Kimble hops a train, and in the car finds Carol Hollister, played by actress Diana Hyland. She is there with her baby. Another man, Preacher, played by actor Royal Dano, is fleeing the railroad guards and is helped aboard by Kimble.

Carol is weak and broke and needs to find her husband Jimmy. Kimble offers to help. He slowly learns that Carol is delusional. She survived a crash a year earlier that killed her husband and baby, and has kidnapped a baby. The police, led by Detective Malleson (actor Lin McCarthy), are looking hard for Carol and her unknown traveling companion, Kimble, after a tip from Preacher. Carol begins to think that Kimble is Jimmy.

In her confused state, Carol puts the baby in jeopardy. Kimble must find and save the baby, even at the risk of his own freedom. The ending, where he gets away, is very well done.

9 out of 10 people found the following review useful:
Plot summary, 13 November 2006
7/10

Kimble has a job at the home of a wealthy couple. The wife, Ann Guthrie, has inherited the wealth from her father, who left everything to her, cutting out her sister Carol. However, the two sisters are close, and Mrs. Guthrie denies her sister nothing.

The husband, Harlan Guthrie, actually hates his wife, and is having an affair with her sister. When Carol, a professional photographer, discovers Kimble's identity, she and Mr. Guthrie embark on a plan to kill Mrs. Guthrie and blame it on Kimble, who already has a history of murdering women.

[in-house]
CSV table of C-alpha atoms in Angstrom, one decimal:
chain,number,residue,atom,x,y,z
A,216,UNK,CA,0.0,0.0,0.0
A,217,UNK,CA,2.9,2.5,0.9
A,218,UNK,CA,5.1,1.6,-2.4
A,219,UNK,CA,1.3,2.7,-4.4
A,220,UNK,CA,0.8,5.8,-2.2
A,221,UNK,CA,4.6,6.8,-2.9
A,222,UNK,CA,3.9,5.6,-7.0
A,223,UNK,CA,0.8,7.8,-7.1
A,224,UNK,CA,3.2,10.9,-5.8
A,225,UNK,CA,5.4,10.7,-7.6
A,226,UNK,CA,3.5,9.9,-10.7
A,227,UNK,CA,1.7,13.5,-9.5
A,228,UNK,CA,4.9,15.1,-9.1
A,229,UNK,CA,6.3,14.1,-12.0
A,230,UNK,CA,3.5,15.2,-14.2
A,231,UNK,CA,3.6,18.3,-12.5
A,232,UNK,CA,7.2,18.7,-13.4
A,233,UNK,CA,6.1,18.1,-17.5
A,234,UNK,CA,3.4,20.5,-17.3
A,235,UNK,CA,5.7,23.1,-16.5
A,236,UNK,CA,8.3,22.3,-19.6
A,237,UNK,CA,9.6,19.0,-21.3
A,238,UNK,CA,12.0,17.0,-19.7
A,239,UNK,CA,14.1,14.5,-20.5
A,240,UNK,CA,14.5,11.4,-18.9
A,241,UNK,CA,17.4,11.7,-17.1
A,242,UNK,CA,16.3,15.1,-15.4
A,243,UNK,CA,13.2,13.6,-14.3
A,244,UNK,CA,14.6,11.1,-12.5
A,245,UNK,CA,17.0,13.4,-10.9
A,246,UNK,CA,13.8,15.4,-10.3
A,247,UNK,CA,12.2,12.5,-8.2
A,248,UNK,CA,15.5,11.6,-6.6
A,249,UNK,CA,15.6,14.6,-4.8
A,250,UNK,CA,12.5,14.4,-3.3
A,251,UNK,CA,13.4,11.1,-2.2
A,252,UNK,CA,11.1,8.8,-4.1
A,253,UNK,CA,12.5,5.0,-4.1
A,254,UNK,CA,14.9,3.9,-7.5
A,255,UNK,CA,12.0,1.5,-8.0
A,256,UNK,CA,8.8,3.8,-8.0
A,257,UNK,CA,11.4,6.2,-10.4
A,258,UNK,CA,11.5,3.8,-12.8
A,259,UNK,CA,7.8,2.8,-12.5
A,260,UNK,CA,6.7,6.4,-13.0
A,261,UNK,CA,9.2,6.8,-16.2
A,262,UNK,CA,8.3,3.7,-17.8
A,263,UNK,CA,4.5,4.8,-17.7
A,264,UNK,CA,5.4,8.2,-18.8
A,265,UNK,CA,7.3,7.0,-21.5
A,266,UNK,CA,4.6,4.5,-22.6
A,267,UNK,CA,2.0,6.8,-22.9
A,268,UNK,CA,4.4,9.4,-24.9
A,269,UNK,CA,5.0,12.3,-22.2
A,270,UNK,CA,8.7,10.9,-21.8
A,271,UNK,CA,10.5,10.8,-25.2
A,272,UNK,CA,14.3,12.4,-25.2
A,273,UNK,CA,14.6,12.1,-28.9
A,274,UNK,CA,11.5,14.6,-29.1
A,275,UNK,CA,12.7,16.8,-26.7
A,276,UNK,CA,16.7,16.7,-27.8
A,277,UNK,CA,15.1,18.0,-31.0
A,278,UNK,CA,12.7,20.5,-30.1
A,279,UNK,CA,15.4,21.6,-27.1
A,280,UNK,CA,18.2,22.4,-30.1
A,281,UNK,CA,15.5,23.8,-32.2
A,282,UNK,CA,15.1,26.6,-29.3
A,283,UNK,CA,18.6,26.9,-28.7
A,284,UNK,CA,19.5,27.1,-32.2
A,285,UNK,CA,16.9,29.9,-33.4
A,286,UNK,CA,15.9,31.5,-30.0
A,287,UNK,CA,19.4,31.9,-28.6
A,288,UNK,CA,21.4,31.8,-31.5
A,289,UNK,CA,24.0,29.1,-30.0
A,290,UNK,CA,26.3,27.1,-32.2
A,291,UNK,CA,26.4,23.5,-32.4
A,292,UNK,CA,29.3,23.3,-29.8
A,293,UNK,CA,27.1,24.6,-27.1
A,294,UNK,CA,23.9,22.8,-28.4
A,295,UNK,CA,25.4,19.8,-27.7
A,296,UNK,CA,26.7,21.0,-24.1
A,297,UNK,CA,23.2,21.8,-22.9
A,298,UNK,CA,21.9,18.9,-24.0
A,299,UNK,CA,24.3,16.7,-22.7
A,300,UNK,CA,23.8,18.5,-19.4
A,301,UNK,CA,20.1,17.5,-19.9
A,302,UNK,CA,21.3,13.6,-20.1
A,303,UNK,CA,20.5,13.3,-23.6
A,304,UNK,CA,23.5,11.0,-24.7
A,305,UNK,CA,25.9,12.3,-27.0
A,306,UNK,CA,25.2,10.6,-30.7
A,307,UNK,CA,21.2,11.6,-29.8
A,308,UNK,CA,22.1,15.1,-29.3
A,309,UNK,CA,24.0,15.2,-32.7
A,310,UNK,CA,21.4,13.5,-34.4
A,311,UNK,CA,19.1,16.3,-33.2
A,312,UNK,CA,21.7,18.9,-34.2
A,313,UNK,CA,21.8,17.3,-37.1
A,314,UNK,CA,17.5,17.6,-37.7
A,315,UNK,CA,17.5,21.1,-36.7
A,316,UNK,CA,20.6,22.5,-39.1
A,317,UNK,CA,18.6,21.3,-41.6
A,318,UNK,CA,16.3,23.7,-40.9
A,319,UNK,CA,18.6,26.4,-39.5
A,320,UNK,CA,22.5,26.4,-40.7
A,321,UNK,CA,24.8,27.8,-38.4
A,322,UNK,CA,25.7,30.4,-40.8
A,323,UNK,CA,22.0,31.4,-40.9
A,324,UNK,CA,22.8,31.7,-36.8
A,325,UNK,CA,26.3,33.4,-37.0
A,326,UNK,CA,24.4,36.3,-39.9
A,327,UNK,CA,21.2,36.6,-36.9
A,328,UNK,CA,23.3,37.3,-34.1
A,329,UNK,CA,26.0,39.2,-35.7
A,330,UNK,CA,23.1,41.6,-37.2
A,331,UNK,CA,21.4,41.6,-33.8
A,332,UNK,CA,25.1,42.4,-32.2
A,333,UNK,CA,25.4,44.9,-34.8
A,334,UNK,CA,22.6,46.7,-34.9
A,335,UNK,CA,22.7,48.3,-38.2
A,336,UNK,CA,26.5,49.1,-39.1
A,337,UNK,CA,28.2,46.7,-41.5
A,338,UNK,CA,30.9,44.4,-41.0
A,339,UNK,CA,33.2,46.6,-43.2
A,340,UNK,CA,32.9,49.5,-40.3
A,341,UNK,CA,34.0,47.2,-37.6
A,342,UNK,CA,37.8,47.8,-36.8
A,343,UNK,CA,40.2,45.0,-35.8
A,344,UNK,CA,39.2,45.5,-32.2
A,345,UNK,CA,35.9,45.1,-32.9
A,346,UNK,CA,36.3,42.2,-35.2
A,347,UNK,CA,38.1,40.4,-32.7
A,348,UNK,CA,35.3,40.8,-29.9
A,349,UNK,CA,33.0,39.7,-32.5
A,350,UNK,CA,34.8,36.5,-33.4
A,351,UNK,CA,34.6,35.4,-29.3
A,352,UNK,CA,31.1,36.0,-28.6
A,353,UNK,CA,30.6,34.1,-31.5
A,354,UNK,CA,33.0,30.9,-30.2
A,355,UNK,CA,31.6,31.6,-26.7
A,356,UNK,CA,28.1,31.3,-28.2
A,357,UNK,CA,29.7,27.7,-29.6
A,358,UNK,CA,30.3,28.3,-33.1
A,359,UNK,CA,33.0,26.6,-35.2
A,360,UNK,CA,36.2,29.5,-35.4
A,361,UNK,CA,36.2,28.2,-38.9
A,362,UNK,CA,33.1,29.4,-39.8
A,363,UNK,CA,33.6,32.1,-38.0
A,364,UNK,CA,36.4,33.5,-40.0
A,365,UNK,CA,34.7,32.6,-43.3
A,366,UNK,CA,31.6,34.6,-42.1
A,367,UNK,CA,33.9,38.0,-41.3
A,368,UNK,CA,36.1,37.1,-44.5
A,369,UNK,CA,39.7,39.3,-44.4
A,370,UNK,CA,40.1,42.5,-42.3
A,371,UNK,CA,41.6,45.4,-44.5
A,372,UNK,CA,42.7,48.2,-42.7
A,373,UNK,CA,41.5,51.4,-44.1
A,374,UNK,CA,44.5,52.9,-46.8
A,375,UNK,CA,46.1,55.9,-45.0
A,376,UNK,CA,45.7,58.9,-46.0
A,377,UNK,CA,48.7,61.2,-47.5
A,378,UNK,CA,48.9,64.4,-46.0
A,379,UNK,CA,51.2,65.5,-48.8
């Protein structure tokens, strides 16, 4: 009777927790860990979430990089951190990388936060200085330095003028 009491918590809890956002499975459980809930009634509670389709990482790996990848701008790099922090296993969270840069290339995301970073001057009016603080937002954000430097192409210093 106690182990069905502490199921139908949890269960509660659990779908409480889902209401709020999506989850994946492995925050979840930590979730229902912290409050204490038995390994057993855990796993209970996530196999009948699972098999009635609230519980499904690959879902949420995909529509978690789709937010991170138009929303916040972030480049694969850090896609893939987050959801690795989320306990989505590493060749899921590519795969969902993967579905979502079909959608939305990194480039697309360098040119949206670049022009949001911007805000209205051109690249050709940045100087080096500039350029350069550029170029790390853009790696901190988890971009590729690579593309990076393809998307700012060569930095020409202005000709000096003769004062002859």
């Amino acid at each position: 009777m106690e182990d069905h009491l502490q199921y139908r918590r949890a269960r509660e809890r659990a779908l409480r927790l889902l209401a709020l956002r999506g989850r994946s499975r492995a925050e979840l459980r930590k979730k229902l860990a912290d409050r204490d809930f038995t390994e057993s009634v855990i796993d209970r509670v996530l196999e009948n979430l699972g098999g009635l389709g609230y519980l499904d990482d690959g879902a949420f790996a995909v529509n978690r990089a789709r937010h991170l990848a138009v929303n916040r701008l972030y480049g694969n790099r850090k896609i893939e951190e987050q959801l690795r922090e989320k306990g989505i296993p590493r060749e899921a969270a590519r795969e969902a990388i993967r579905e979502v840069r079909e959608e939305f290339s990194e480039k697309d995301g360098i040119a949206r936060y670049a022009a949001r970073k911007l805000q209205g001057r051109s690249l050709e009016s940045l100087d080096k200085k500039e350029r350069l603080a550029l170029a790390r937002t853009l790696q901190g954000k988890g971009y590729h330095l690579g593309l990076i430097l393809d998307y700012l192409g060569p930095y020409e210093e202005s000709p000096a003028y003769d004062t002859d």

Kimble must uncover and defeat the murderous plot before he can make his escape.

This plot shares many similarities with the plot of season 4 episode "Goodbye My Love."

10 out of 12 people found the following review useful:
Plot summary, 30 December 2006
8/10

Kimble works at Bodin-Russet Kennels, a dog breeding and training operation run by Max Bodin, played by actor George Voskovec. Max has a complex relationship with his son Johnny and Johnny's wife Cora. Johnny is unhappy about his place in the family business and that his father appears to care more about the dogs than him. Johnny is influenced by Cora, who hates the business and wants Max to sell so they can leave. Max has an offer to sell, but is unsure if he wants to.

When Cora finds that the dog Colleen has hip dysplasia, she schemes to conceal it, because it would reduce the selling price of the business. When Kimble interferes, he gains an enemy who places him in danger. Kimble has to save the dog, tell Max the truth, and patch up the relationship between Max and Johnny before he can leave.

13 out of 18 people found the following review useful:
Action-packed, violent, sexist, and oh-so-cool for the 50s, 20 January 2009